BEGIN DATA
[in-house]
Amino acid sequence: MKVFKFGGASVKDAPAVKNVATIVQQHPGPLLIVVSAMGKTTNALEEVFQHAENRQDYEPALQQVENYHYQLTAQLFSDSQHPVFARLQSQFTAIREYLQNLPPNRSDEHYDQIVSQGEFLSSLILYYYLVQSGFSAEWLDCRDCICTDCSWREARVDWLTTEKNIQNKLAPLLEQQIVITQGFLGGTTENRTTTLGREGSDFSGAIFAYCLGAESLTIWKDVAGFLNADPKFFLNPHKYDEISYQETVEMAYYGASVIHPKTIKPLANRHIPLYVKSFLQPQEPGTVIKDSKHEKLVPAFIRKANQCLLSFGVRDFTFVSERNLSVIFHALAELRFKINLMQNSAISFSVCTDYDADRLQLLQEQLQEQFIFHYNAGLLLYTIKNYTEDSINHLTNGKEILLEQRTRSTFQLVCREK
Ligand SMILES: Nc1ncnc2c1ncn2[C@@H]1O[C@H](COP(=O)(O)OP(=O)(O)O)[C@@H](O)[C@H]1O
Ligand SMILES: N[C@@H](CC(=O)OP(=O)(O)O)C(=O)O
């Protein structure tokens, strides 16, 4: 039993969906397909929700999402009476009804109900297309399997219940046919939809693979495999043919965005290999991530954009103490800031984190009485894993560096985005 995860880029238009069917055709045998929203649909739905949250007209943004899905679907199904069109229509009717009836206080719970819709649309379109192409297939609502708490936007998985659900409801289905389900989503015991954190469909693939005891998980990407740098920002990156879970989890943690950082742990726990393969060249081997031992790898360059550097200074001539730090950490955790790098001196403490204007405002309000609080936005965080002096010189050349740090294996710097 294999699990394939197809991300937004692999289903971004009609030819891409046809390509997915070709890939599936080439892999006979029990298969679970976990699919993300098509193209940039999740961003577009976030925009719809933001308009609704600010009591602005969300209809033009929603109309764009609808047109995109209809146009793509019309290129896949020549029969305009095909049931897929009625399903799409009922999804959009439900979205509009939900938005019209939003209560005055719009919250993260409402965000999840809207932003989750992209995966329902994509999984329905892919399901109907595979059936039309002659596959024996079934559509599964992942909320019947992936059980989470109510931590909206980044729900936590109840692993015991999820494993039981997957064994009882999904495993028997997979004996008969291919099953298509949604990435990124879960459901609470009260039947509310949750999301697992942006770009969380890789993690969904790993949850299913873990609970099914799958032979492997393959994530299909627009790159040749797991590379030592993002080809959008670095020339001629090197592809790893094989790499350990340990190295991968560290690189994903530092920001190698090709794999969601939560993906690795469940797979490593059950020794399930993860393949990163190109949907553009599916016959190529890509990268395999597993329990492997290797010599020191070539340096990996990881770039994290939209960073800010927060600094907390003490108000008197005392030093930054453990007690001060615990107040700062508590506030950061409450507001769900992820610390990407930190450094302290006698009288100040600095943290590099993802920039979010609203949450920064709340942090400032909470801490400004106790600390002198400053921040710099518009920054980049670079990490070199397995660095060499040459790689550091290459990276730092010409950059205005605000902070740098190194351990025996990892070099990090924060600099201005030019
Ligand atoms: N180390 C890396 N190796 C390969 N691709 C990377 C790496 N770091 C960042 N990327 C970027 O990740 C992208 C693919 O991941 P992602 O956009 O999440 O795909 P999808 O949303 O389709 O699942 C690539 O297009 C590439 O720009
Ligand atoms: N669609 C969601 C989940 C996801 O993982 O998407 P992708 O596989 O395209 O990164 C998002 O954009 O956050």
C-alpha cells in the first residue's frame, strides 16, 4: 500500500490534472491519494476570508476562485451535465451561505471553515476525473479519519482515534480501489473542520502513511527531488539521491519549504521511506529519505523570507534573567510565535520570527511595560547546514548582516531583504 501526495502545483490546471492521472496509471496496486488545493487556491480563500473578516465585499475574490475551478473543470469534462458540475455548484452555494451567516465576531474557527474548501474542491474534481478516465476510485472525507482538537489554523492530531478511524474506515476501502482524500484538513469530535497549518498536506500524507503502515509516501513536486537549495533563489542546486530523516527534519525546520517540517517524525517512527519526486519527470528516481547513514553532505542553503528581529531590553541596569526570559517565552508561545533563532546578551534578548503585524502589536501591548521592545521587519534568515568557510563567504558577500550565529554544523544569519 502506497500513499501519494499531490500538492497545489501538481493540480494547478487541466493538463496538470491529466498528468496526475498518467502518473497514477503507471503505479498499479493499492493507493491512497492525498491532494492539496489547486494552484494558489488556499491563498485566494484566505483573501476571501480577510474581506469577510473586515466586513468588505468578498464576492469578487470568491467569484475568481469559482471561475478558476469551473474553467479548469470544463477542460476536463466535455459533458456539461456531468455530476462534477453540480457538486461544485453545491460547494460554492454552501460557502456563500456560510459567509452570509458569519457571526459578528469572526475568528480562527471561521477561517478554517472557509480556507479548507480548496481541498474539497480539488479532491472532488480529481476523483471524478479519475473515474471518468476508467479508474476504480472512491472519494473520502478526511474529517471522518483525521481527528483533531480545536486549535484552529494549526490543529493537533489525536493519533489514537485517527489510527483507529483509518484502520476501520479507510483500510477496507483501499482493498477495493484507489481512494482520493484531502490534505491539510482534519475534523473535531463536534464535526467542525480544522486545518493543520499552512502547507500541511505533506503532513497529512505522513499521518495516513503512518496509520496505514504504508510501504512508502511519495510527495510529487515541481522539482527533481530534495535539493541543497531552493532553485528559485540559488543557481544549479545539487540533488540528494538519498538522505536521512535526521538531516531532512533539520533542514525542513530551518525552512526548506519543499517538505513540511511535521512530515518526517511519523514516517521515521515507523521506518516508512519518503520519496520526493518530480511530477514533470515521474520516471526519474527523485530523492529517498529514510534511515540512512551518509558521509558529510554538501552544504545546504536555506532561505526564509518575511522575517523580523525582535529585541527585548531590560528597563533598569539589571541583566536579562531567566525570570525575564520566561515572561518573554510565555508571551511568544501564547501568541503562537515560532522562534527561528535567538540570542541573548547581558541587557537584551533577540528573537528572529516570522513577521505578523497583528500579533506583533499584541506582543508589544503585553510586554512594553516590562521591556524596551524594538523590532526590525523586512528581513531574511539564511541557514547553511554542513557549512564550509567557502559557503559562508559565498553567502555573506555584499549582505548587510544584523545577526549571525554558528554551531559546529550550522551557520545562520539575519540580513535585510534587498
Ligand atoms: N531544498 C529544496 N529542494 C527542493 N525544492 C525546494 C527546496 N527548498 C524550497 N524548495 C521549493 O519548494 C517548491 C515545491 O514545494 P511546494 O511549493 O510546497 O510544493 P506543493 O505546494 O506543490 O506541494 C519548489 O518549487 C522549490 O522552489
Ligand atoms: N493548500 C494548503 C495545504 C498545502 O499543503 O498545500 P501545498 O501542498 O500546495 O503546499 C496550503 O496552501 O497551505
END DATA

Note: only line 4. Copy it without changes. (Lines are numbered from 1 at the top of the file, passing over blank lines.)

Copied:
Ligand SMILES: N[C@@H](CC(=O)OP(=O)(O)O)C(=O)O